A model online lesson for Year-12, A-Level Media Studies Students

Last week, I had the pleasure of observing some excellent teaching practice online with Google Classroom and Hangouts. Beck, the Head of A Level Media Studies at City and Islington Sixth Form College, invited me to a Year 12 Class on Radio so I was able to view how she organised a typical lesson for her students during lockdown. I was really impressed and decided to write up my observations as a case study so others can benefit.

Welcoming and signposting

The lesson ran from 9:15am-12:15 on the Friday. The first thing I noticed in the main stream for the class was an announcement wishing the group a good morning and informing students what was required. This directed them to a register activity and a video explaining the lesson content in the classwork tab. Beck also provided a link to a Google hangout half-way through the lesson (at 10:45am) so students could discuss the tasks they needed to complete and ask any questions.

The icebreaker was a lighthearted poll asking students to name their favourite chocolate bar. Beck could then see who was present and working through the main tasks. She also reminded students she would mark them absent if they did not complete the tasks.

One thing I really liked was a screen-recording of the slides introducing the lesson (using Screencastify). It was labelled very clearly and I felt really comforted by Beck’s warm, friendly voice and sense of humour as she explained the lesson, so am sure her students did too.

Lesson Explanation Video

Beck then provided a range of bitesize activities. Some were due for submission on the day and some were due later. The tasks were designed as scaffolded activities so to build on knowledge which would eventually equip students to complete an independent assignment.

Beck advised students to look through the tasks before the online meeting so they could ask any questions about anything they were not sure about.

Tasks included:

  1. A class survey on radio listening – this was a shared Google doc – so Beck was able to monitor who had contributed.
Collaborative Google Doc

2. A Jamboard (an interactive whiteboard)- students were able to share their previous knowledge about the BBC using coloured notes. This was the first time Beck had used this tool with her class and she was really pleased how well it worked and the students enjoyed it too!

Class Jamboard

3. Research Task – students completed their research individually.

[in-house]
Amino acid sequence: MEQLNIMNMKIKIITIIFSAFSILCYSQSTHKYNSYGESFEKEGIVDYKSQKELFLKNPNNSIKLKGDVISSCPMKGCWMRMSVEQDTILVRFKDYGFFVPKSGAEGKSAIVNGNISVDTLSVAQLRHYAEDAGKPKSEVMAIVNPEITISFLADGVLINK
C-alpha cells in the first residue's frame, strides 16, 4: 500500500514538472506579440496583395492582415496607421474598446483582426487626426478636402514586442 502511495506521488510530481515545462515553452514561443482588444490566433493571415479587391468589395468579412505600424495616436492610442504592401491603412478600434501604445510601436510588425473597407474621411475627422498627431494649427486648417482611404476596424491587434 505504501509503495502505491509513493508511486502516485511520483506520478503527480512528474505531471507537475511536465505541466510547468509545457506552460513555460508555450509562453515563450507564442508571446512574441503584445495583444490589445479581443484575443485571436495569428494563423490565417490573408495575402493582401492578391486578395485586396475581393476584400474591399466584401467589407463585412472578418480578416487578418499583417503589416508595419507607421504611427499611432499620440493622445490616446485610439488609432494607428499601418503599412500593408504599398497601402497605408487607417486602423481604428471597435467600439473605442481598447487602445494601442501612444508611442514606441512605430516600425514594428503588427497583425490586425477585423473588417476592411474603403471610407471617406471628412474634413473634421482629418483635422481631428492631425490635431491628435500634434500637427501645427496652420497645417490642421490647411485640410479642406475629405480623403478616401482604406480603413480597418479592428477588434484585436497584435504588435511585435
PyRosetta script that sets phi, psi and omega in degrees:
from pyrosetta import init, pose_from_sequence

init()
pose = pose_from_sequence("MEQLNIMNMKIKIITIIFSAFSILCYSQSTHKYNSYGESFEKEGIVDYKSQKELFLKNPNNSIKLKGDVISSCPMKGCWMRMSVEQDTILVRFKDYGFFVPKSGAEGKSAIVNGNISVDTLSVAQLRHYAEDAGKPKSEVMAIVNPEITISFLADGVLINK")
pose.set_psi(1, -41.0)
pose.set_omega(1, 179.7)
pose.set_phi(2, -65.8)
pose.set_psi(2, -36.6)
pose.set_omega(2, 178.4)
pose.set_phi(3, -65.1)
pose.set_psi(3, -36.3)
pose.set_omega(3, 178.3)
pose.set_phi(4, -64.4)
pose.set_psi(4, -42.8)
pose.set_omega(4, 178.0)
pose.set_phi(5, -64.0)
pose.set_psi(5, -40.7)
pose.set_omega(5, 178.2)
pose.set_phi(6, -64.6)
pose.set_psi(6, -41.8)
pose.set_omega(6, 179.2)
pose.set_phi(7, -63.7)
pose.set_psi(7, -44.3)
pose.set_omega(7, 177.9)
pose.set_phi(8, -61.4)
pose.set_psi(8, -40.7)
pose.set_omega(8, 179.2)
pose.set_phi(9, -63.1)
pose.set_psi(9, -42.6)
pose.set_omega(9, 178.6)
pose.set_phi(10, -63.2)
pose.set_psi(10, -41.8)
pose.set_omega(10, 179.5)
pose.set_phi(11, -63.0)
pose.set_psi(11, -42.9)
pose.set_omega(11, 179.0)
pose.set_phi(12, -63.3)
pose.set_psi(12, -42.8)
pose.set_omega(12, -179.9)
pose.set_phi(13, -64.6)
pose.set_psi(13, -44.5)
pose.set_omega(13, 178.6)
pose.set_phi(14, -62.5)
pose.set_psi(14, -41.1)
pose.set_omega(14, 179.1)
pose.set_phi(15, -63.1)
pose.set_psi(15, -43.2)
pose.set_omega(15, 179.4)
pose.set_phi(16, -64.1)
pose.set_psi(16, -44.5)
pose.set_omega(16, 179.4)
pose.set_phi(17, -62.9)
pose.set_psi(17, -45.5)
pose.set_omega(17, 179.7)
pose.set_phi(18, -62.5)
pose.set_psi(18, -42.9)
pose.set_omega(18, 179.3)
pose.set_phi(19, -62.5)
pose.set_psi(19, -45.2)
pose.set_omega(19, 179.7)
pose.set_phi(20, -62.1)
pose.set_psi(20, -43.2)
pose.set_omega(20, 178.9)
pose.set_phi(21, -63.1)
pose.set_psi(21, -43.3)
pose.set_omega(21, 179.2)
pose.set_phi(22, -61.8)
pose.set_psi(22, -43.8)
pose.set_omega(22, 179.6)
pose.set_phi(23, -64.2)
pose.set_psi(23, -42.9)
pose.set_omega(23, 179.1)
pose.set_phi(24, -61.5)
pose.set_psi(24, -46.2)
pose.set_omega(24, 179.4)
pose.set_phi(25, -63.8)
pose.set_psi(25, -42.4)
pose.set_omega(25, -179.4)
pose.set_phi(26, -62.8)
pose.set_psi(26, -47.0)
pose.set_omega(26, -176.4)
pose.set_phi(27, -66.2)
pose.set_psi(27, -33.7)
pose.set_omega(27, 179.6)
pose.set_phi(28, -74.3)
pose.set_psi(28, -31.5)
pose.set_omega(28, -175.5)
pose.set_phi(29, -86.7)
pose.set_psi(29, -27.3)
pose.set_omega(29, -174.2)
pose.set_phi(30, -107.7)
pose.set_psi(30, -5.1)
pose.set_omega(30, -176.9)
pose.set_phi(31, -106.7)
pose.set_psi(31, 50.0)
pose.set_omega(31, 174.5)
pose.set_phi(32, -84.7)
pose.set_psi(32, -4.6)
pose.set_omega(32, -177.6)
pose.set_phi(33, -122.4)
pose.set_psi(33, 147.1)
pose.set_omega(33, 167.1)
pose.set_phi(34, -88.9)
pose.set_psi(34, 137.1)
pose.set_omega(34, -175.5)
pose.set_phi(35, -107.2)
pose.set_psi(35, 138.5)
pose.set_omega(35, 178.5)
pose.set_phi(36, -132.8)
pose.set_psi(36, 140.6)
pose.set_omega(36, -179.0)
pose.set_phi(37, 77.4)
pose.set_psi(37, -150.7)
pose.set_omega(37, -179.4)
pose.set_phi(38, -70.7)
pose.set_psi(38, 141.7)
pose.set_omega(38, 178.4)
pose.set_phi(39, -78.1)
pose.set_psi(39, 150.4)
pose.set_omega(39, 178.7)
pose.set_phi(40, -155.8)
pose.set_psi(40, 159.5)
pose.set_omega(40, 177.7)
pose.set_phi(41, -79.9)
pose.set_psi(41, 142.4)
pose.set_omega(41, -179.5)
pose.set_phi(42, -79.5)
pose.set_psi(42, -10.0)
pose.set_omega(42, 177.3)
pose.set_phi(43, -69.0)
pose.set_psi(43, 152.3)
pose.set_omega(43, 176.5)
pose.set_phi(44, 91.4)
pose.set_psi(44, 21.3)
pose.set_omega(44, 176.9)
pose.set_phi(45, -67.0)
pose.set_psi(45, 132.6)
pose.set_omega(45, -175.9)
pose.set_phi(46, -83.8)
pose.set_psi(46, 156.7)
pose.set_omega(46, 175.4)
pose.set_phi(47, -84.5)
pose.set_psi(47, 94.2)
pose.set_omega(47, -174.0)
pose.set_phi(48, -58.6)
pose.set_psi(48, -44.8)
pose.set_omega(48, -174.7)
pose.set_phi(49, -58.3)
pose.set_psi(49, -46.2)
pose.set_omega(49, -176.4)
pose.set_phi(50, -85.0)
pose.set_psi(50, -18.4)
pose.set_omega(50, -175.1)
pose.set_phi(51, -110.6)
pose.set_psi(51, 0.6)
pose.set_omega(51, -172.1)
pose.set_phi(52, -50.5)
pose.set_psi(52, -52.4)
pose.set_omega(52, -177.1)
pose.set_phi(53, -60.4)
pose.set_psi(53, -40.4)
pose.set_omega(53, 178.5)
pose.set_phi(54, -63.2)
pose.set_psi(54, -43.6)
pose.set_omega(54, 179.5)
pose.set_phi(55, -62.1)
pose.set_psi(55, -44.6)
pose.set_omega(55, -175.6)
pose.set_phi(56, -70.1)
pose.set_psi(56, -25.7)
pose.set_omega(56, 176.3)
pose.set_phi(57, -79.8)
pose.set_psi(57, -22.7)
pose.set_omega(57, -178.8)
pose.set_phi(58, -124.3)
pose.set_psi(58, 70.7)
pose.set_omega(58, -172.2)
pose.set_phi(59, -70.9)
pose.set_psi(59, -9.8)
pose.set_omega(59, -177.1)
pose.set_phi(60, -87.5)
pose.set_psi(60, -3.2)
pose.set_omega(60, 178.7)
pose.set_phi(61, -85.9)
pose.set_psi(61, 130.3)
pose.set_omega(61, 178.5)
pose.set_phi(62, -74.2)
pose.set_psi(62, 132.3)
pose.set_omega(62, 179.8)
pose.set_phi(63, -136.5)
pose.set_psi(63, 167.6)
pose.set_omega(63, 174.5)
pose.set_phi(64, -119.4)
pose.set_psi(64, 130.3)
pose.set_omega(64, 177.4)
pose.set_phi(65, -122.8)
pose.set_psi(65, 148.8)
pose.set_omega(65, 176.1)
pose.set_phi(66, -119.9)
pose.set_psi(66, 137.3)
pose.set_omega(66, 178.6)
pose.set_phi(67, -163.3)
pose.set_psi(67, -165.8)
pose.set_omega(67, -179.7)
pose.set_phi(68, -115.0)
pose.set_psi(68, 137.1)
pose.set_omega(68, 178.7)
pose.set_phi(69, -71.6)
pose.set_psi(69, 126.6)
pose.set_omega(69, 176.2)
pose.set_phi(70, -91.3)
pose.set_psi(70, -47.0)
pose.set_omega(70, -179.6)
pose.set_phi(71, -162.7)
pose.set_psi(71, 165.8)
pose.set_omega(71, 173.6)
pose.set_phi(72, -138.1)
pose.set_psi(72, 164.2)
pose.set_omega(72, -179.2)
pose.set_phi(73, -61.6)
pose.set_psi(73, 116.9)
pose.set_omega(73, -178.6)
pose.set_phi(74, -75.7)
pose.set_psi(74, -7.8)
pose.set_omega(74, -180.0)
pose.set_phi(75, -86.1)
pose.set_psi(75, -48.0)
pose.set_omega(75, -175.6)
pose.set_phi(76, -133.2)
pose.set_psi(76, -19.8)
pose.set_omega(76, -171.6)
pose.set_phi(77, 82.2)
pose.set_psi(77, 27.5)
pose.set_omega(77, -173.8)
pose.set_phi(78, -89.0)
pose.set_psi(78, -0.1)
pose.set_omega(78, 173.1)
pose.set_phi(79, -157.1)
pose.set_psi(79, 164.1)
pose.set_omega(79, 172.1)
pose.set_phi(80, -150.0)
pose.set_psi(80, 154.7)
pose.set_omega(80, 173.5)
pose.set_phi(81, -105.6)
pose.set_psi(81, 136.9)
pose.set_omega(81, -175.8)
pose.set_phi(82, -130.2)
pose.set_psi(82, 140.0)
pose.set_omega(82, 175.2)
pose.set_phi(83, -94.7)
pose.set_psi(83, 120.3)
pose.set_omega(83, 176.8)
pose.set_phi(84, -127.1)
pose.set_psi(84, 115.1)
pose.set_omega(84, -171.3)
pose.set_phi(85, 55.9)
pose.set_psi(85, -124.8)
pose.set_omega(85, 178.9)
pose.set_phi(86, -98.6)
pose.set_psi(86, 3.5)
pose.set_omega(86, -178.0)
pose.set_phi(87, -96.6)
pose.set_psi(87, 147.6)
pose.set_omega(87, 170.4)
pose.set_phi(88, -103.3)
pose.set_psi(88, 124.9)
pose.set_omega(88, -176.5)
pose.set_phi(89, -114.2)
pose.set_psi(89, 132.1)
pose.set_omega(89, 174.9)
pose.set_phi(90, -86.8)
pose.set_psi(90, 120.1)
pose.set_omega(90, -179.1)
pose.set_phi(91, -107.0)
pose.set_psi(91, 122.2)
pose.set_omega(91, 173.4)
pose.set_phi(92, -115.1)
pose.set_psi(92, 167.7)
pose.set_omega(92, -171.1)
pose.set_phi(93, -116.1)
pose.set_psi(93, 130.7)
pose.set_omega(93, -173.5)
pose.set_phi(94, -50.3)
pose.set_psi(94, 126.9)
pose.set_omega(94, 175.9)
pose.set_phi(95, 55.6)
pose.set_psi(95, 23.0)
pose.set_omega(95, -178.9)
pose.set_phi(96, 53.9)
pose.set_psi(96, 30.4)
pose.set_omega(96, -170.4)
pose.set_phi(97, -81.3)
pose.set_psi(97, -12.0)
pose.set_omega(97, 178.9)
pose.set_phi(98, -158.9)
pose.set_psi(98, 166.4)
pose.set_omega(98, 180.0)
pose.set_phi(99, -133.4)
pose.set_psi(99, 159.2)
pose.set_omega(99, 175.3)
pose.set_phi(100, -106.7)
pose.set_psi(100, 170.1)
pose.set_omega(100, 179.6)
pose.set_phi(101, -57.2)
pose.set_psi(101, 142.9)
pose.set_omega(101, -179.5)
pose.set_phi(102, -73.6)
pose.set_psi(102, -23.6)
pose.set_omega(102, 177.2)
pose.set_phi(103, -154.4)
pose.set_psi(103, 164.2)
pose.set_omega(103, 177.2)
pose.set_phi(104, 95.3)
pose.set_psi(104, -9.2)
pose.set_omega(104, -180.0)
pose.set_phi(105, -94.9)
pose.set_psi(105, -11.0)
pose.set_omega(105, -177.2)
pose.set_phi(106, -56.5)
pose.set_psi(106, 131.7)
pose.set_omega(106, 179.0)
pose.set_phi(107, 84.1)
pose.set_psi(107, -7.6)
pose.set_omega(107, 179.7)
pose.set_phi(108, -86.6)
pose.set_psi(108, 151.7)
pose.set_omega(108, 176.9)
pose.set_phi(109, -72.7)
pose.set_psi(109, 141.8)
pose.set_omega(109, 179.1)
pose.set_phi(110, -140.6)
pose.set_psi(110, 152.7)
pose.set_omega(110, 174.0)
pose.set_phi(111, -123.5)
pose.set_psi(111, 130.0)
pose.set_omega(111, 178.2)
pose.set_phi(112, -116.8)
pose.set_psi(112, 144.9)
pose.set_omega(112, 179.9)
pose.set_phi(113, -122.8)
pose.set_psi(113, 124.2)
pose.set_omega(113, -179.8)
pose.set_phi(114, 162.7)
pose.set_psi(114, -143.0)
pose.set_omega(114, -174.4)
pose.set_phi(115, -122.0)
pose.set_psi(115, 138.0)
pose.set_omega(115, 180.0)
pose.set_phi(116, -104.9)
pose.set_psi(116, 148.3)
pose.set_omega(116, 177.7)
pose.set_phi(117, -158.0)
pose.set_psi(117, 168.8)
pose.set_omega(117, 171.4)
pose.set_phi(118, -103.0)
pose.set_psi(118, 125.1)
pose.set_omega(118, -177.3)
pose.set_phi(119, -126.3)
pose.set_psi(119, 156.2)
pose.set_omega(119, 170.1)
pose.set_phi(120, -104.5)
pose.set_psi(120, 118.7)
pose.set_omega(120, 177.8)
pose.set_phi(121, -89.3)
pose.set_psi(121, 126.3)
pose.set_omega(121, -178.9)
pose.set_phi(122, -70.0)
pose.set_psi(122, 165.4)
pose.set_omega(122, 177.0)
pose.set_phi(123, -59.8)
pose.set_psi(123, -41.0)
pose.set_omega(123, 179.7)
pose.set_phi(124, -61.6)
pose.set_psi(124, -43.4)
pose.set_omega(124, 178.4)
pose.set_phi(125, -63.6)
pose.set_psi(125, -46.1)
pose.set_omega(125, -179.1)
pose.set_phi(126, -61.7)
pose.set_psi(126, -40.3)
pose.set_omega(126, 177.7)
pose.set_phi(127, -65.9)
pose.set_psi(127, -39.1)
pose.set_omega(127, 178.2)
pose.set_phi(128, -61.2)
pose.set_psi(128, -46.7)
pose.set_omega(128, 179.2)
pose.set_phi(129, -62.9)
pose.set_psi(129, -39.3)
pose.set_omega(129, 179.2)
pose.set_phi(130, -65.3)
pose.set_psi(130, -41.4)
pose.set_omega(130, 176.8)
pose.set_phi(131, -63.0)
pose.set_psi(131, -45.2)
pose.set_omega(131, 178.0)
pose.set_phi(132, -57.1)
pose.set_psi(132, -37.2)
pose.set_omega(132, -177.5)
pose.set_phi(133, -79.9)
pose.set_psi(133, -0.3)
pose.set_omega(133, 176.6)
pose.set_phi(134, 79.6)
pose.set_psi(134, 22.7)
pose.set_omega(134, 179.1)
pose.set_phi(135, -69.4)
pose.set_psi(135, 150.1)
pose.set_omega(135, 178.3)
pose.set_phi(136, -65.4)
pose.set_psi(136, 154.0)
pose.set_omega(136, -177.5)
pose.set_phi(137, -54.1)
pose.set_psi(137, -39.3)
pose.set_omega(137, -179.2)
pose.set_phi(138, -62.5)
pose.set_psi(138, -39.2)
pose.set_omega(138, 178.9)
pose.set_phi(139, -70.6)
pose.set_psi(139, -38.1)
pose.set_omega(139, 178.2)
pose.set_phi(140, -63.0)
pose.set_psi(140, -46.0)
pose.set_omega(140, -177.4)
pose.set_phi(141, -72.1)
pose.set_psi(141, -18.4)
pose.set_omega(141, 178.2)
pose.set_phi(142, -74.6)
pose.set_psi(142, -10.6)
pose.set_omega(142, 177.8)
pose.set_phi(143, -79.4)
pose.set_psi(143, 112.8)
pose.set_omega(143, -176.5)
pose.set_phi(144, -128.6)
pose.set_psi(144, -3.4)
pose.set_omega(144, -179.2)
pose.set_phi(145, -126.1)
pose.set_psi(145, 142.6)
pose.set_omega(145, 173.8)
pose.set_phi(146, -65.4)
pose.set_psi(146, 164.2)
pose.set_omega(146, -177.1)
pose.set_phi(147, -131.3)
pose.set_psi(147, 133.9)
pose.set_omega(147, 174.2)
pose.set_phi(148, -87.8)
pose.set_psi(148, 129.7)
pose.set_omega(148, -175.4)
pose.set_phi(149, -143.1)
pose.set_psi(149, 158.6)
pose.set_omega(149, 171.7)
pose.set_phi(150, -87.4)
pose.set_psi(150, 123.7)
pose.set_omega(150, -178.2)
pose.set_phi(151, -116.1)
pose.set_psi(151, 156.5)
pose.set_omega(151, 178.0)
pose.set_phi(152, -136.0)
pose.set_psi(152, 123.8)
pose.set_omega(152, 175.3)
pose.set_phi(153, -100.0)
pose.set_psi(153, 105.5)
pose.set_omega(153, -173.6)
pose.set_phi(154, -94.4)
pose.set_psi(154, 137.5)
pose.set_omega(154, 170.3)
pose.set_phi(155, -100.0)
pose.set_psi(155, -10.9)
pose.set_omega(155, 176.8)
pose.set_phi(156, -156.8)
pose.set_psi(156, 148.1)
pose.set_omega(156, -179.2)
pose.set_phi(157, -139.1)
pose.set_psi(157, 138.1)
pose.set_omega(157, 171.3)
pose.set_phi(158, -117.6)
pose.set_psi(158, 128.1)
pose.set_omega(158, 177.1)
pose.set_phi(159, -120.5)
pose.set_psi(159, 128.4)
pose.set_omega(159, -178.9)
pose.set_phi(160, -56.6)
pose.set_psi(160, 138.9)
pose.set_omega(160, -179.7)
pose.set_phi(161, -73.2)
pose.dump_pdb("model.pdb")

Individual Doc

4. Reflecting on Research – students completed a quiz individually

Google Form Quiz

5. Watch 2 video clips and then take part in a discussion on Jamboard

Video Clips & Jamboard Discussion

6. Reading and note-taking activity – a non-digital task for a change

7. Homework – individual written task

How’s it going?

Beck fed back to me that she has been pleased with the level of engagement from her class. Her advice is to avoid talking through PowerPoints. Instead she tries to design stress-free, bite-size activities to get the students active. You should always try to think from the student’s point of view and make the learning as straightforward and as interactive and as possible. Although the tasks are designed to be completed in sequence, it does not matter if they decide to work through them in a less linear fashion.

Beck also regularly checks in to see if her students can cope with what they are being asked to do. Students seem to appreciate the routines and human contact with their teacher and each other because it creates a sense of normality despite the challenges of the current crisis.

Managing Class Hangouts

Beck starts by welcoming her students as she would face to face with a warm smile, by welcoming each student by name and cracking jokes. There is a lovely atmosphere in the class and students feel relaxed and able to ask questions. Clearly, Beck had already done a lot of groundwork for building this rapport previously when teaching face to face but it is good to see this continued online.

While Beck uses the camera, the students keep theirs switched off. Students have their mics muted but unmute them when they want to contribute to the discussion about the task so far and what they have been set for homework.

I asked Beck about those that were not present in the hangout and she told me she was aware why some of the students could not attend and was following up with those that she does not know about. It turned out three students didn’t have questions which is why they didn’t join, one did not want to speak due to a speech and language need but now knows he can use ‘chat’, two were worried about bandwidth sharing with a working parent and the last one felt unwell. While it is good to prompt all students to participate, it is also important to be understanding and flexible towards students’ personal circumstances.

Student Feedback

During the hangout, I asked the students to tell me what they thought of their online lessons with Beck so far. They told me:

  • They used Google Classroom at school so expect to use it at College and had been using it for Media Studies anyway.
  • They really like what Beck is doing with them now and feel that this is the best type of lesson that they can get currently.
  • They like how they can work on the activities at their own pace.
  • They like having the hangout as it forced them to do some work!
  • They are now using Google Classroom on a daily basis and can also start their own hangouts with each other, which they find useful and empowering.

Finally, a few of the students asked me why some of their other teachers were not using Google Classroom yet and still sticking with platforms like Moodle as they find it far less personalised and interactive. This is something we will need to discuss with some of our teachers but it is still early days and we are are all on this journey together!

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